Apparently this is a fairly common nightmare: you’re in a crowded public place and everyone is staring at you. Hundreds, thousands of eyes looking right at you, some of them laughing, and you never figure it out. Why are they staring? What’s happening to me? …and then you wake up sweating and realize it was only a dream…
Except in my case it wasn’t a dream but rather a very busy Whistler Village on a warm Saturday afternoon. I was dressed in a giant bald eagle costume dancing around, flapping my wings, cawing and generally acting very birdlike before an audience of at least a hundred people – all of them staring right at me.
This may seem like an embarrassing experience, but it’s actually one of my most cherished Whistler memories and a true highlight of my first Whistler Children’s Art Festival. And most importantly, in the eyes of my three-year-old daughter who was flapping right beside me, I was a hero. As we both danced and flapped and got lost in the fun of pretending to be bald eagles I learned a valuable lesson – parenting is not a spectator sport, you have to get your feathers dirty.
This summer marks the 29th anniversary of the Whistler Children’s Art Festival, making it the longest running community event in town. Organized by the Whistler Arts Council, and occurring July 14 -15, 2012, this family friendly weekend festival is packed with over 40 workshops led by some of BC’s top professional artists in fine arts, crafts, theatre, multi-media, dance and music.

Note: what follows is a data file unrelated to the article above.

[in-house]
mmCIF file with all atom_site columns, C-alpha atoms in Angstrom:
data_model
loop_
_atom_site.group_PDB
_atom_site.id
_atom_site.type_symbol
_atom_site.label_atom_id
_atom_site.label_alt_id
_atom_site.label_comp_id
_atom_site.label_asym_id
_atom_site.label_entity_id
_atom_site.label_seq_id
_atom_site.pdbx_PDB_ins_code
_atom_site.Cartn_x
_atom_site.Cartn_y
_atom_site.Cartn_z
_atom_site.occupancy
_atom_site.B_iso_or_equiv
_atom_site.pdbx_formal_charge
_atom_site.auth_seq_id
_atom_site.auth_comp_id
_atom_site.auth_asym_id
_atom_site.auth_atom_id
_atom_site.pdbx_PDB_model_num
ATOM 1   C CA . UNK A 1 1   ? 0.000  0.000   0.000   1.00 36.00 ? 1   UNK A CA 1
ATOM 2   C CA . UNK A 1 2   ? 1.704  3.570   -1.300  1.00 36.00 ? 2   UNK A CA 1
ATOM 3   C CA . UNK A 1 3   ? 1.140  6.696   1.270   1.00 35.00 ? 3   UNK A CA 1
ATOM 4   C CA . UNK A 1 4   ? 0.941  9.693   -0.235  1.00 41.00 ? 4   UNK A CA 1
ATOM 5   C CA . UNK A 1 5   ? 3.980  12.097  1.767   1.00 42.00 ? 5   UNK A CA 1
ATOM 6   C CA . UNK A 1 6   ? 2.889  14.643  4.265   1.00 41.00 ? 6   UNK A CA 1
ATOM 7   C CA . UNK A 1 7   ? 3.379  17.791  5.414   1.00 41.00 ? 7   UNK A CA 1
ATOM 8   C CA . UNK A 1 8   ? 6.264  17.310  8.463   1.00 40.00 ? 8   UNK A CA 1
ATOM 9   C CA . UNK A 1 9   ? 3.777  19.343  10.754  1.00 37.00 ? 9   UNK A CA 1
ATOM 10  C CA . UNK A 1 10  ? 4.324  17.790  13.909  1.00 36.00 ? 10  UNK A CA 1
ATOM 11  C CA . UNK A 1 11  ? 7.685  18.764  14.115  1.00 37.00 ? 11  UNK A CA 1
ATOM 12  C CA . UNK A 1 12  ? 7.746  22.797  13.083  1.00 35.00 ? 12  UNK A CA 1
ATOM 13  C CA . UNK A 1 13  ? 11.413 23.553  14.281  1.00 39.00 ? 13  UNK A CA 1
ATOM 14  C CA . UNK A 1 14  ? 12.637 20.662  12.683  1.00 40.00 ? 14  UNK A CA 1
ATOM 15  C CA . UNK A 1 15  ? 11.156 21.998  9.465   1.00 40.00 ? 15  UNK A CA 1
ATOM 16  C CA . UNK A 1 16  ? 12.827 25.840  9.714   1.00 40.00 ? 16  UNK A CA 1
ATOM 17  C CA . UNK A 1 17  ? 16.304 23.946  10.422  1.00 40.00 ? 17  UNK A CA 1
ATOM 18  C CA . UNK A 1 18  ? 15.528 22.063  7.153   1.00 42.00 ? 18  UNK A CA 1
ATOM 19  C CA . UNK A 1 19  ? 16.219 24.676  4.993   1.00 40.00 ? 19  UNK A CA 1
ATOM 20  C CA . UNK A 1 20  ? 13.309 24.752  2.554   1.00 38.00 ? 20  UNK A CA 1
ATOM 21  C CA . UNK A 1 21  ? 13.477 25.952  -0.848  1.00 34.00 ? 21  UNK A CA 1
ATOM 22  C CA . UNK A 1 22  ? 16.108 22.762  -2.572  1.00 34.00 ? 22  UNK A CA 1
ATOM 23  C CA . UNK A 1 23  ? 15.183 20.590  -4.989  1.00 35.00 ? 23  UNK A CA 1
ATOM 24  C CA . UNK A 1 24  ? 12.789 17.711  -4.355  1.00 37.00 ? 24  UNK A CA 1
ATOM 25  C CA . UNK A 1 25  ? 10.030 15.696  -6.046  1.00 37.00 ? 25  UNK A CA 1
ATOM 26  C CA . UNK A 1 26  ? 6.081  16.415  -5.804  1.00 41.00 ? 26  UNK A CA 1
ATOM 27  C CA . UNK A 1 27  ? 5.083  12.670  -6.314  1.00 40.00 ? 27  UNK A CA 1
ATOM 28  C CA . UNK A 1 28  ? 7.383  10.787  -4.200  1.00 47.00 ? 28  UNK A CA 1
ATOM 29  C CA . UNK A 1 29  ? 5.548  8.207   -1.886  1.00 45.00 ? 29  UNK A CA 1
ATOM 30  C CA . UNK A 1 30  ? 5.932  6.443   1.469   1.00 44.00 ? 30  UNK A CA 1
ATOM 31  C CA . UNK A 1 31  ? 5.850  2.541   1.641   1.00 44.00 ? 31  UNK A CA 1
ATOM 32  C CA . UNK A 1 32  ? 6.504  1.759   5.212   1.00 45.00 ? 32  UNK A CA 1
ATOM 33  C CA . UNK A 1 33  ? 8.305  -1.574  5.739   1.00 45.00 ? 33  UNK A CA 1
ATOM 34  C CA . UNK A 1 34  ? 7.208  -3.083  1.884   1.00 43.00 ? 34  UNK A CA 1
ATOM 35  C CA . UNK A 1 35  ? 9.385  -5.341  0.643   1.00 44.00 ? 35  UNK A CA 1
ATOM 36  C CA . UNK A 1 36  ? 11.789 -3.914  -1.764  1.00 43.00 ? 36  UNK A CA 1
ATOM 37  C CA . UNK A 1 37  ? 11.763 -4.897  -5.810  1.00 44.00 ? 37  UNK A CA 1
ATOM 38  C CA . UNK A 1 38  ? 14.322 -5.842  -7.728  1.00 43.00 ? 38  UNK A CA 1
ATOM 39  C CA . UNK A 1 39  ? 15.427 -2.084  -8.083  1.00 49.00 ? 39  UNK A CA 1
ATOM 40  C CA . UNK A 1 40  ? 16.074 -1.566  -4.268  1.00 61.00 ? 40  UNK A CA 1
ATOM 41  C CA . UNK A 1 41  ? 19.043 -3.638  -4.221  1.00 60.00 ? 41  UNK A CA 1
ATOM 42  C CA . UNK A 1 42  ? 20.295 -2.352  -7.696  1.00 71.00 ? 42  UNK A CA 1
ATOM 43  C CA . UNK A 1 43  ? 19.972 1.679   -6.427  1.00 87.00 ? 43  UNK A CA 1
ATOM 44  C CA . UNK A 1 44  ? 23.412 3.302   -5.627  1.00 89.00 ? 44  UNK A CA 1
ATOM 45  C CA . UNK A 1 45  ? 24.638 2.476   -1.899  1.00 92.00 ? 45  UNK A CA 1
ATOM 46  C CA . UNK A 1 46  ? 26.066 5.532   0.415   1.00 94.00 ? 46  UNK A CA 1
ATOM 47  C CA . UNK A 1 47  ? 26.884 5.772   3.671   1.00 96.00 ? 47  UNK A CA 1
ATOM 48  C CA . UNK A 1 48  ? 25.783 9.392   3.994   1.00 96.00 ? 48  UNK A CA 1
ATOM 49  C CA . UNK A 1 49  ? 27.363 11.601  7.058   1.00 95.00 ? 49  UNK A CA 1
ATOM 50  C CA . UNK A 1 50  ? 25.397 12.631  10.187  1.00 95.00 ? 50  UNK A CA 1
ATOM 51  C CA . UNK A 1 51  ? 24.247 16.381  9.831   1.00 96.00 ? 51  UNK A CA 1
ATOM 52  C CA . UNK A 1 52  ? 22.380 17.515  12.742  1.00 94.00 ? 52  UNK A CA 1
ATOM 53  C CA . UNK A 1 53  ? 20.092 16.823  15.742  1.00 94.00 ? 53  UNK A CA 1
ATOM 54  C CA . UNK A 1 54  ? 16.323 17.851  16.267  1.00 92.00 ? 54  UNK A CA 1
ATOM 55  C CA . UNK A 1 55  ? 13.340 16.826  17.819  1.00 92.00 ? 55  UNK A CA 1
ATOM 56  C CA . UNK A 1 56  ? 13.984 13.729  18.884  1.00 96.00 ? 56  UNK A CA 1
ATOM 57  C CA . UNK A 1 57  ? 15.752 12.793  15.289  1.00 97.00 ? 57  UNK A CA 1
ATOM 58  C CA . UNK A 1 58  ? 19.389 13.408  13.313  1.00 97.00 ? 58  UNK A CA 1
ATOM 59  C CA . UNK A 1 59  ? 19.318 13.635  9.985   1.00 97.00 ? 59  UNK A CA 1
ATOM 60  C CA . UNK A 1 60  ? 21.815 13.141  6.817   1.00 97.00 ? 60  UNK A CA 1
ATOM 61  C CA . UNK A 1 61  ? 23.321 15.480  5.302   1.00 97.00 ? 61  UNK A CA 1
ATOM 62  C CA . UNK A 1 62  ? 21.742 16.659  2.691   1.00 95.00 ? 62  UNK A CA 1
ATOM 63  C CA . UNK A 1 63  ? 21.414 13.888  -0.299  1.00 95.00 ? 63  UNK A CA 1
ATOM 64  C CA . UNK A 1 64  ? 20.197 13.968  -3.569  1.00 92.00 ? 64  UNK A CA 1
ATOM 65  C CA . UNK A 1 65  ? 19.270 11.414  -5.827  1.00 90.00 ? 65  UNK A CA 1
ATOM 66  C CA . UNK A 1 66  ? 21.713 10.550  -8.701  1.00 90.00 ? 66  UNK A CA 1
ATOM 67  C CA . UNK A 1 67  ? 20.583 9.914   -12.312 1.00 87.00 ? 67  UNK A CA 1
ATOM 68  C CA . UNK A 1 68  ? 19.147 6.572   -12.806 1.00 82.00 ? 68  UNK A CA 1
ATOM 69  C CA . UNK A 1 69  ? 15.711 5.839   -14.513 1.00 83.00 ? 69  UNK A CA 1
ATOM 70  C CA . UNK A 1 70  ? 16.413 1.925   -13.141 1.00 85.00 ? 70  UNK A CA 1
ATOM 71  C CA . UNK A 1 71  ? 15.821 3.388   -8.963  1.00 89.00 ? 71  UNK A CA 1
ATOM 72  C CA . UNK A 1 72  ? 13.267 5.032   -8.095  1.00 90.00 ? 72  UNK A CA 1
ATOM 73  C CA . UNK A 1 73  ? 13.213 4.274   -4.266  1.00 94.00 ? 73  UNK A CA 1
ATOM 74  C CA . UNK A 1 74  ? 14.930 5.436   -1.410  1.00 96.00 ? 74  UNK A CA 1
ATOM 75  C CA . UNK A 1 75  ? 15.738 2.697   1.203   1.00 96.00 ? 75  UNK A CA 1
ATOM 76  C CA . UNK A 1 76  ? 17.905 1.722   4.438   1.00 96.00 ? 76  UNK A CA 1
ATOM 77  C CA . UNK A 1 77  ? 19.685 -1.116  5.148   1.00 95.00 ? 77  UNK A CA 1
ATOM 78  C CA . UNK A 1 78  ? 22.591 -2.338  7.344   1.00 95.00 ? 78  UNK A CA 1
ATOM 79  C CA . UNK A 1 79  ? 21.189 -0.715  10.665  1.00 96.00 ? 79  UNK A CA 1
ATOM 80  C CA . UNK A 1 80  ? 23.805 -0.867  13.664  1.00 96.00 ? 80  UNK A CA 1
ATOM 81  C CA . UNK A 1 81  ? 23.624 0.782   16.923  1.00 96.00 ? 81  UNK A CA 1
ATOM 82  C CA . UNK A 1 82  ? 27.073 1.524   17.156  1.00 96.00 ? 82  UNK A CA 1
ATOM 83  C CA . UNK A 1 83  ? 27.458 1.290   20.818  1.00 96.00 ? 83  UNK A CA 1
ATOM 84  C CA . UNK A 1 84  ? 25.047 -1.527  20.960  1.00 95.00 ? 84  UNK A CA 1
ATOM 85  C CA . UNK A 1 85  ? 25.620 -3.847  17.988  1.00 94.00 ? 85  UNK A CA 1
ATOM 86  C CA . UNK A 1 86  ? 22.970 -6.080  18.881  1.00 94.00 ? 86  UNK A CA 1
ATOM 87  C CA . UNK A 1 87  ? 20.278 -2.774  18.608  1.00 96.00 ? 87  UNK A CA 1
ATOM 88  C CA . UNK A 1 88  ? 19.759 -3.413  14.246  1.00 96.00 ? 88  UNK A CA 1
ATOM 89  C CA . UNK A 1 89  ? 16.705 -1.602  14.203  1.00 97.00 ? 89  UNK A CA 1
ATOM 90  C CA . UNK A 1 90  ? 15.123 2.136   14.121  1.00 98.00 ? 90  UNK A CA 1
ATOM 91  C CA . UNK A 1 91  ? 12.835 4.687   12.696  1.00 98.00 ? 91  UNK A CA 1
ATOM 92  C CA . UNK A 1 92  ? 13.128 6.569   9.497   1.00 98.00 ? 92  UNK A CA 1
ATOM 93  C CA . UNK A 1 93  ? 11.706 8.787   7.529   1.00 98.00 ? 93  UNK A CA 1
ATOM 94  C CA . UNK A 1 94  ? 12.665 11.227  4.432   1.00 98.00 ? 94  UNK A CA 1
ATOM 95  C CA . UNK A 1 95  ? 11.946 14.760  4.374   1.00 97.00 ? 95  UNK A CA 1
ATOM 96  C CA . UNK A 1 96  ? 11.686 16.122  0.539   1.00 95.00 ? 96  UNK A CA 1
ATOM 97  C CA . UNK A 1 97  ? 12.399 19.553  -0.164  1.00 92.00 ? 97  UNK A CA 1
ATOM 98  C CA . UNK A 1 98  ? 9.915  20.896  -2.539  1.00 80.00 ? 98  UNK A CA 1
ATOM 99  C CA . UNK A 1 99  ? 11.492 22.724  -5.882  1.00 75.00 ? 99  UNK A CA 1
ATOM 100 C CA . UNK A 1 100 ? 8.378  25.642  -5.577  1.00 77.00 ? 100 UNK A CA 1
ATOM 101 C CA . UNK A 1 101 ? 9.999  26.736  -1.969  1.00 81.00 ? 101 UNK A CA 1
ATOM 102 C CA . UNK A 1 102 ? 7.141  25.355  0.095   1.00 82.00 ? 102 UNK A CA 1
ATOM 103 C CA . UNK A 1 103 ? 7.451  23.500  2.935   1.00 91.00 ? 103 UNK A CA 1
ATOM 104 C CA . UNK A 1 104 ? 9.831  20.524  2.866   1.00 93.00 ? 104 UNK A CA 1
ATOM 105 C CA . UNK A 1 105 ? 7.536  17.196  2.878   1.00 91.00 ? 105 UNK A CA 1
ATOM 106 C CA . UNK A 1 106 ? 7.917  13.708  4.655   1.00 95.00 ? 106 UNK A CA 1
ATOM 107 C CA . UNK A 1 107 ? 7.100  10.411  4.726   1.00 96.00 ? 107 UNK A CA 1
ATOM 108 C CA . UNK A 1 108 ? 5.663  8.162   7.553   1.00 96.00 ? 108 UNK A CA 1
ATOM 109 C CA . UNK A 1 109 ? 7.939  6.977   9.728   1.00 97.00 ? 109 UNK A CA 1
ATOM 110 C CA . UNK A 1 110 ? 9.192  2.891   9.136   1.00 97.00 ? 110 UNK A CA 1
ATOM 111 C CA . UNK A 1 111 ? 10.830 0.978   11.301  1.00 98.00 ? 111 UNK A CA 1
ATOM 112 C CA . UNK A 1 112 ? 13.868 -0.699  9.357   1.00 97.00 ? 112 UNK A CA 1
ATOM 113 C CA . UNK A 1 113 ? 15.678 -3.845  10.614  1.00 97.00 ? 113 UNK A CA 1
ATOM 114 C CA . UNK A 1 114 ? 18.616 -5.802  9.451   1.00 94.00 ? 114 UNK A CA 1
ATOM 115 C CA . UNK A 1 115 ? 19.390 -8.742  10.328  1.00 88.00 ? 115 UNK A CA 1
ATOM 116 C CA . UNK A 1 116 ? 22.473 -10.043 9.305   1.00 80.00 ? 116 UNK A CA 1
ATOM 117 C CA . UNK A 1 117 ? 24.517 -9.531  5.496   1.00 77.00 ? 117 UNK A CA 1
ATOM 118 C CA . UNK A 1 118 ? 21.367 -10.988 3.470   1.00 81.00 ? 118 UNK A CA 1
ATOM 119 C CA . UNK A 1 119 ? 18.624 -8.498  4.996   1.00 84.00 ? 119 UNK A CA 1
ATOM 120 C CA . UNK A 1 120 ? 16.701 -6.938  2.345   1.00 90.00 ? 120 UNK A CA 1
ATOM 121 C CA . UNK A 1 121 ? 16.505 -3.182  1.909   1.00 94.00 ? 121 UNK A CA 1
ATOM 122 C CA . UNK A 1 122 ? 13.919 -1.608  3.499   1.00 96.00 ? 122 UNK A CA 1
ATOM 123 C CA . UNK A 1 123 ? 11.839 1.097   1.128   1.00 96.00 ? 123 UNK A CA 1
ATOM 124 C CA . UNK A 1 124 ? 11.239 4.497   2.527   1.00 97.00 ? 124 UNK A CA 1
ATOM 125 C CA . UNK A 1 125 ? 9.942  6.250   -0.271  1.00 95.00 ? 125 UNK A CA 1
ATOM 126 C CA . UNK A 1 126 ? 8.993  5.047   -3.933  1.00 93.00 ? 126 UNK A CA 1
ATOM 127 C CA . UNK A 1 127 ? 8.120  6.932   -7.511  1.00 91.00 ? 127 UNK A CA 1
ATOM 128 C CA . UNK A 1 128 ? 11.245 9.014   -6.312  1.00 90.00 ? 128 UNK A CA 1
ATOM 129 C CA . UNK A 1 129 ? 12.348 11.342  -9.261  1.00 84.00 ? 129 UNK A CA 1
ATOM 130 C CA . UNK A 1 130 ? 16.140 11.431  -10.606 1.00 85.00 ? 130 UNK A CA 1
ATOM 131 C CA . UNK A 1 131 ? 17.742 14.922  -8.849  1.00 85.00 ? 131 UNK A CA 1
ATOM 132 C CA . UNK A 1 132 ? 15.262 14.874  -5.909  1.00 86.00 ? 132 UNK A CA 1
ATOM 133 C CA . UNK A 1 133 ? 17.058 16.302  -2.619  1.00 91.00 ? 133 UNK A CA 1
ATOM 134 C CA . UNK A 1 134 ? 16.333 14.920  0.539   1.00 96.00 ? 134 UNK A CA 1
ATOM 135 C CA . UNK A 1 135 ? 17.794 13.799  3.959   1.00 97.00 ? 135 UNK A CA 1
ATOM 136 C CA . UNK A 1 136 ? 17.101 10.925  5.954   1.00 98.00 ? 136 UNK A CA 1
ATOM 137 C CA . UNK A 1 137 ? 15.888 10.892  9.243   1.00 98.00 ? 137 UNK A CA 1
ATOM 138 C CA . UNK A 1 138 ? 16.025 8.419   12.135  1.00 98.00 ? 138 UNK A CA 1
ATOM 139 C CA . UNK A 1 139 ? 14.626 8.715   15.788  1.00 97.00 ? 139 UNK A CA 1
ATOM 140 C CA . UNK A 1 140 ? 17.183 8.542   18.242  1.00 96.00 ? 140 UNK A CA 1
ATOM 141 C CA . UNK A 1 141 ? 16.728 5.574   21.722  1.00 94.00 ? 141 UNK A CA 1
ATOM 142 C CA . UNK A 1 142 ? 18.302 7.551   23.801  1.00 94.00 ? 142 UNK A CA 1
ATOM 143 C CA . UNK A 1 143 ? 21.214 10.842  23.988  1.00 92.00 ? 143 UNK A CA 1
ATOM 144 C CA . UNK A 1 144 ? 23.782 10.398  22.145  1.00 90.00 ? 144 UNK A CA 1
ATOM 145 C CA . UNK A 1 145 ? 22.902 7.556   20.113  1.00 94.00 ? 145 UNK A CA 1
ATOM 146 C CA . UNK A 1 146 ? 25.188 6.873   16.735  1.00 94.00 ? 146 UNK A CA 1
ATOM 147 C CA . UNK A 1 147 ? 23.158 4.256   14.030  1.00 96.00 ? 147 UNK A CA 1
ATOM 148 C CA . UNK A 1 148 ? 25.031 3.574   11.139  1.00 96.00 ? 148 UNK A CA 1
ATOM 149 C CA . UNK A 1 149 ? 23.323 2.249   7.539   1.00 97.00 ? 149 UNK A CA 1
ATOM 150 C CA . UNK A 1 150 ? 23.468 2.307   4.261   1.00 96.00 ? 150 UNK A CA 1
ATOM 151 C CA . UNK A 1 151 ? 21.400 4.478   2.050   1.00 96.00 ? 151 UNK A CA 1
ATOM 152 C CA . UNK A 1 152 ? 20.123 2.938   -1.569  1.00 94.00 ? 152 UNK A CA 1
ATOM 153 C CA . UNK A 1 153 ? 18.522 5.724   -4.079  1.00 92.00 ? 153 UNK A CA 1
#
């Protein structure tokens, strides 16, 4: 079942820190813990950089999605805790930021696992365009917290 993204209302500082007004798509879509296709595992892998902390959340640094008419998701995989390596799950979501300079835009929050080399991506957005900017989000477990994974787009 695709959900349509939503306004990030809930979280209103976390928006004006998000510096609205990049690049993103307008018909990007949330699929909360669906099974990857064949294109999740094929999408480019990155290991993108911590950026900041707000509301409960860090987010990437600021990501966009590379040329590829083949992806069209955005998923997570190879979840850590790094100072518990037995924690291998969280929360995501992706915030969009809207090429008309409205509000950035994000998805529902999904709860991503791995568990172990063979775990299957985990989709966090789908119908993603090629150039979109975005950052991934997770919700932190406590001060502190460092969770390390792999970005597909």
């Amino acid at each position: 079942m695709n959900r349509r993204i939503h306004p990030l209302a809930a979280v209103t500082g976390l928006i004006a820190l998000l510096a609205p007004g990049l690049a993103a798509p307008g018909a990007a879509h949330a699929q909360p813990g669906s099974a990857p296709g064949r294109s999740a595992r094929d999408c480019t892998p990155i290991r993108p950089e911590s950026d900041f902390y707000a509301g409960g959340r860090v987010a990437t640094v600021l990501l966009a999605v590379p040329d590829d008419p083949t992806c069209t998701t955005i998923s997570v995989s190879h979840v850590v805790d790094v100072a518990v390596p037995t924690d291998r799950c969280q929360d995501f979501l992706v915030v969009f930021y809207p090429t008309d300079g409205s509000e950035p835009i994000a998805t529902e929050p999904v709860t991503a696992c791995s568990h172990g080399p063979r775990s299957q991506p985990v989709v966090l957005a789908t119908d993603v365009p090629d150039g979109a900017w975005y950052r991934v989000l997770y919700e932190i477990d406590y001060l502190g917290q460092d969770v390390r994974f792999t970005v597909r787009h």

Add to that an impressive line-up of free activities and entertainment by popular children’s performers, roving musicians and many other zany characters, and you have an amazing weekend of fun in Whistler that no family will want to miss.
And besides, other than Halloween, when else is it socially acceptable to dress up with your kids and run around the town pretending to be a bird of prey or some other wild or imaginary creature? All those people staring at me were also smiling and having fun. It ruled.
But don’t take my word for it. After our adventures last summer, my daughter is a self-proclaimed expert on the Whistler Children’s Art Festival. Here are four festival must-do’s from a four-year-old:
1. Bob’s and Lolo – This Juno-nominated musical duo are dedicated to connecting kids to the natural world with music, movement and make-believe, and they’re basically rock stars to my daughter.
2. Shaggy Shakers – Kids love to make noise and this is their chance to create and make music with their very own little furry monster music maracas.
3. Face Painting with Nina Moore – My daugter paints her own face on a regular basis so it’s always nice when a talented artist can do it for her!
4. In The Company of Fairies – The only thing better than pretending to be a fairy princess, dragon or pirate is to pretend to be one while totally looking the part.
Most of the action happens down at Whistler Creekside so for more information on the Whistler Children’s Art Festival check out this link and start practicing your bald eagle or pirate act!
Check out this video to get a taste of the good times to be had.